Saving for children
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Saving for a child today is a wonderful gift for their future. Not only can they start their adult lives with some savings in hand, but getting kids involved early with saving also helps them learn important lessons about money. Find out about products that can help you start saving for children.
Savings options for children
Here are some of the most popular savings products for children.
Children’s savings accounts
Did you know?
Saving a little each month, say £5 for 18 years, will add up over time, and earn interest too! Your savings could grow to be enough for your child to pay for driving lessons, or to cover a deposit on their first rented home.
- You can set up an account with a bank or building society on behalf of a child. They can start managing their own account once they reach the age of seven.
- These accounts offer a great way to learn how to manage money and help get kids into the savings habit. And some providers will include a gift with the account, like a money box.
- Start an account with as little as £1.
- In most cases, your child can take out their money whenever they like.
- Interest is normally paid with tax taken away, but you can reclaim this later. Or, you can get the interest paid in full without tax being taken off by asking your bank or building society for HMRC Form R85.
Junior cash or stocks and shares ISAs
Did you know?
Recent research shows that, on average, parents in the UK are putting aside £42.45 a month for each child.
Source: L&G Investments
- Children born after 3 January 2011 – or those aged under 18 and born before 1 September 2002 – can have a Junior NISA. This applies for those children born between 1 September 2002 and 3 January 2011 who are not eligible for a Child Trust Fund (CTF).
- Cash NISAs are a good savings option because you pay no tax on the interest or return. Stocks and Shares NISAs, however, are classed as ‘tax-efficient’ because, although returns are free of UK Income and Capital Gains tax, there are other taxes payable on the investment such as taxes on dividend income which is 10% and cannot currently be reclaimed.
- While a parent or guardian must open the account, the money belongs to the child. But they can only withdraw the money after turning 18.
- Each child can have one Junior Cash NISA and one Junior stocks and shares NISA during their childhood, but it is possible to transfer each to different providers. Junior NISAs do not operate as an annual contract, unlike the adult version.
- Junior cash NISAs work the same way as a savings account, except that the interest is tax-free and the money is locked up until the child is 18.
- Junior stocks and shares NISAs let you buy shares, bonds and other eligible investments on behalf of a child. The value of these investments can go down as well as up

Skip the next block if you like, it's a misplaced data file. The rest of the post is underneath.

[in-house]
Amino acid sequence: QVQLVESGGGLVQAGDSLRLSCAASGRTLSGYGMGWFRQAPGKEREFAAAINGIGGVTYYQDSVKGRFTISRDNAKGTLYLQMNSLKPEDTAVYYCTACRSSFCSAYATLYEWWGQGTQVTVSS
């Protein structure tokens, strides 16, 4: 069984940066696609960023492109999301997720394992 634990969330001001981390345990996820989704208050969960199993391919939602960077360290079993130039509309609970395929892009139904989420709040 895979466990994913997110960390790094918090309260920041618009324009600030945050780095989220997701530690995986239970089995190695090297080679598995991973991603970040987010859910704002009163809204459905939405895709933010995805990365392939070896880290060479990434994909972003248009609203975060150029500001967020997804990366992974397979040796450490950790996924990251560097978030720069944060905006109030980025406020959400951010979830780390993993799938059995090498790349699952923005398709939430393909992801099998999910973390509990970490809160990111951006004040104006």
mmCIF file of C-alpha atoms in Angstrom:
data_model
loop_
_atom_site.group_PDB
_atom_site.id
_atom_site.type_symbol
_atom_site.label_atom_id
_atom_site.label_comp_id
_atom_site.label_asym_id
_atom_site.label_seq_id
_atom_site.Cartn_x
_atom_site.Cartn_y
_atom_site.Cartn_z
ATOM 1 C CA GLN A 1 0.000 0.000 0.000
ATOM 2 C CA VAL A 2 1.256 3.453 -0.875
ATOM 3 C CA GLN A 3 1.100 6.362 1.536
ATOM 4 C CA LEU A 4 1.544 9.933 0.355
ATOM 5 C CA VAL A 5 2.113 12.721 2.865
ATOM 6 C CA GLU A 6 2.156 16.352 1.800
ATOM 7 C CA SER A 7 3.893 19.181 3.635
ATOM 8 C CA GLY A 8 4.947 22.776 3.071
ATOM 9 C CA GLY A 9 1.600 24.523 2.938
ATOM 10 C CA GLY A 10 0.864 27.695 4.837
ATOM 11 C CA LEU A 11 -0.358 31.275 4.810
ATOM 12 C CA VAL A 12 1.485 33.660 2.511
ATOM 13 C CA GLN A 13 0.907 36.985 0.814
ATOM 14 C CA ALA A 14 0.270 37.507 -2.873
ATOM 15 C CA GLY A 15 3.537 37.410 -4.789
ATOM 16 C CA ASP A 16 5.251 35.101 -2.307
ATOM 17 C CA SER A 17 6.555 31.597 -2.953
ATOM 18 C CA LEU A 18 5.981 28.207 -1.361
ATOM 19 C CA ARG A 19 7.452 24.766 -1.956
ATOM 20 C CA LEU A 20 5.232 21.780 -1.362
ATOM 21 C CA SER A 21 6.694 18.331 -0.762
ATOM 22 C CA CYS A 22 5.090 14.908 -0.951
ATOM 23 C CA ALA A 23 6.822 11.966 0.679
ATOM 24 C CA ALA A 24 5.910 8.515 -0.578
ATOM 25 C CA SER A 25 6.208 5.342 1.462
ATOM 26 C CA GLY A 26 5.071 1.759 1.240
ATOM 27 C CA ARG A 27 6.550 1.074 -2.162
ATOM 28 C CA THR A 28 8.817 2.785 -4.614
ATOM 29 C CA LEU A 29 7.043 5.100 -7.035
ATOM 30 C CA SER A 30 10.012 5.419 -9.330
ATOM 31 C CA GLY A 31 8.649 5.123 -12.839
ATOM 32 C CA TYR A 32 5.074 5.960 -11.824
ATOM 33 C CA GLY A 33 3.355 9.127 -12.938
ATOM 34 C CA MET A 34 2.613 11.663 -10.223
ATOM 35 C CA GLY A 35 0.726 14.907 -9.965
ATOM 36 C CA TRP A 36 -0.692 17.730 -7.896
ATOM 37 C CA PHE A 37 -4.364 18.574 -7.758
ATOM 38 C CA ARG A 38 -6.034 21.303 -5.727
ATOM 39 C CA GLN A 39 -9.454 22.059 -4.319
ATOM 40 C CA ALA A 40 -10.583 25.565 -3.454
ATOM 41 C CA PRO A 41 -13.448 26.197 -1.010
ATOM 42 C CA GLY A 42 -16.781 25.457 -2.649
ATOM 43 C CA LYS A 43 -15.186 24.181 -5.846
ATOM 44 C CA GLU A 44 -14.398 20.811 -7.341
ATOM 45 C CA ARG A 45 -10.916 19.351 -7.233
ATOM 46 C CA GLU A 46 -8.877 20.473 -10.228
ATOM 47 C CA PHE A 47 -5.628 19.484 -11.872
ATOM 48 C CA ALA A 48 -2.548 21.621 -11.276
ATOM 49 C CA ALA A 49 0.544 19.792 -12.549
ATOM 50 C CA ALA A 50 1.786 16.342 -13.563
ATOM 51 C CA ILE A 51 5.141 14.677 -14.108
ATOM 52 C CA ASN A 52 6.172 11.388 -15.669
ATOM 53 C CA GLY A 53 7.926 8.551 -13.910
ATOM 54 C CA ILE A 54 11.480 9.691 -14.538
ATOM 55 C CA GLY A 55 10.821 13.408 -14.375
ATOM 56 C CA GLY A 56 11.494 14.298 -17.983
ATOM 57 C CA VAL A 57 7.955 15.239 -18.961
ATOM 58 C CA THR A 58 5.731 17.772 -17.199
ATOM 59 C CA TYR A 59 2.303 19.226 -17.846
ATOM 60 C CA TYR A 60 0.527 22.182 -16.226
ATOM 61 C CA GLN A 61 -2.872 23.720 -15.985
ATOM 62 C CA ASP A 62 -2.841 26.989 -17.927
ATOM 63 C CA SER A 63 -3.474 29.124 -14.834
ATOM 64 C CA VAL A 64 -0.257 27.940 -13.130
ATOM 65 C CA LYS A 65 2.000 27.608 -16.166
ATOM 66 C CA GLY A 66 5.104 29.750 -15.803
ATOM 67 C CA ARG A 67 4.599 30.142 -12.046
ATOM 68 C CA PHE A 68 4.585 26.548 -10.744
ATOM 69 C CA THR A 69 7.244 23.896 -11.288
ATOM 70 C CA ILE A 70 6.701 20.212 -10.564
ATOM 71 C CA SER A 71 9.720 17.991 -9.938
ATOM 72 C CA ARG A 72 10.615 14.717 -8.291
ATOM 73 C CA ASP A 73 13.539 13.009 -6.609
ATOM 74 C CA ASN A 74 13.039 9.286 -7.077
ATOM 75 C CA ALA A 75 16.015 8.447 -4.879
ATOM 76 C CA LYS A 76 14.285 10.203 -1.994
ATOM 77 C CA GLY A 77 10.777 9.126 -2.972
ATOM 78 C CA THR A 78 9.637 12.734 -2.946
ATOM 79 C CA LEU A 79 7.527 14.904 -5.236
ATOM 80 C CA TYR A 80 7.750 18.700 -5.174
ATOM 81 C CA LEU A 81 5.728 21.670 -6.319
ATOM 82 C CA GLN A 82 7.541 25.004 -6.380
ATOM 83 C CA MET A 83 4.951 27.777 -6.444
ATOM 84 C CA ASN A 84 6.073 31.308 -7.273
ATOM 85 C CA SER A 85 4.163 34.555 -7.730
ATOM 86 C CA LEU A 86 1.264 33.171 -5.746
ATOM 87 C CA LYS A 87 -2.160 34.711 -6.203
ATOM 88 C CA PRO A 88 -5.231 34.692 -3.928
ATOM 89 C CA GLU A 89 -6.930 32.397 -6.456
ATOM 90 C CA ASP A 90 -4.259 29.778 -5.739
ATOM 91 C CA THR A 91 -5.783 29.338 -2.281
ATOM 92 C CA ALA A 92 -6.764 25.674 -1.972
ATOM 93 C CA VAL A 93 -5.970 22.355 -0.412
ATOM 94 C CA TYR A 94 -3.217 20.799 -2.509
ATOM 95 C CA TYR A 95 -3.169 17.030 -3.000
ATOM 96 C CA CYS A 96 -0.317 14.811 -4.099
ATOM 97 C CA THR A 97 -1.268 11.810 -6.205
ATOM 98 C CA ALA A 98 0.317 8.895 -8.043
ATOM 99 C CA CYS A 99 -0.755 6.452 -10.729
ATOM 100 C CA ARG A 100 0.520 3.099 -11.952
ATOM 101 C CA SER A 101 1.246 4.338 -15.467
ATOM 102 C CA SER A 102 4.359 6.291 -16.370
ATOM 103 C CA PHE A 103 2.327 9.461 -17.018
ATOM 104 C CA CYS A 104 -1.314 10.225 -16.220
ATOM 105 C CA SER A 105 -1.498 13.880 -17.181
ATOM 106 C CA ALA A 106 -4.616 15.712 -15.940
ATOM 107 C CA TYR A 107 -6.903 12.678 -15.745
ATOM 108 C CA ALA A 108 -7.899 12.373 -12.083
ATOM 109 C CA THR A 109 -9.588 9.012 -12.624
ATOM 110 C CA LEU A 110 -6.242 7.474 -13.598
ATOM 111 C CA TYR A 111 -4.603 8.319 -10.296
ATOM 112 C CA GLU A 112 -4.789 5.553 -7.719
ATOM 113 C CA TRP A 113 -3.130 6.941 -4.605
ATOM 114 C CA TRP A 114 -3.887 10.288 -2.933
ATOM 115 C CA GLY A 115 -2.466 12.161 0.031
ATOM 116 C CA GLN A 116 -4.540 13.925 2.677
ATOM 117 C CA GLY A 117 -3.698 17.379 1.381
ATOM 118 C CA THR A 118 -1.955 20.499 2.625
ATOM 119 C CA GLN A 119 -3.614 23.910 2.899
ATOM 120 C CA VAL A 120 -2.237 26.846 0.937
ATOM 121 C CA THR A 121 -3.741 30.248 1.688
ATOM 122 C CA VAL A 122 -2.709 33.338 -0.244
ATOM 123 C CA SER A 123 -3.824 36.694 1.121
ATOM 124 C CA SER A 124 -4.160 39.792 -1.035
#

- The Junior NISA limit is £3,840 per tax year until 1 July 2014, when it rises to £4,000.
- If the child is aged 16 or 17, they can take out an (adult) cash ISA and save up to £5,940 until 1 July 2014, when they can save up to £15,000 a year, as well as up to £3,840 in a Junior NISA.
NS&I Children’s Bonds
- The child owns the bonds, but only a parent, guardian or (great) grandparent can buy them. The parent or guardian holds them until the child turns 16.
- Bonds are sold in batches known as issues that run for five years each. Each issue has its own fixed interest rate. Interest is added at the end of each year.
- At the end of each five-year period, you can roll over the issue into a new five-year issue until the child’s 16th birthday.
- You can start investing with just £25 up to a top limit of £3,000 per issue.
- All the interest is tax-free – no parental tax settlement rules apply.
Use the interest calculator on the NS&I website to see how much an investment in Children’s Bonds could be worth
Friendly Society tax-exempt plan
- These children’s savings plans are only available through Friendly Societies, which are owned by their members to work for the advantage of those members – mutual benefit organisations.
- Choose to pay into the plan for between ten and 25 years.
- Money is invested in a share-based investment fund for the term length you choose. The maximum amount that can be paid in is £270 a year, or £300 a year if you pay in £25 each month.
- On the maturity date, the child must be at least 16 and you must have paid into the plan for a minimum of ten years.
- The value of these types of investment can go down as well as up. Friendly Society policy charges also apply.
- As long as you continue to pay into the plan for a minimum of ten years, you don’t pay Capital Gains and Income Tax on any gains or income.
Child Trust Fund accounts
Children born between 1 September 2002 and 2 January 2011 qualified for the government’s Child Trust Fund scheme.
Find out more with our guide on Child Trust Funds.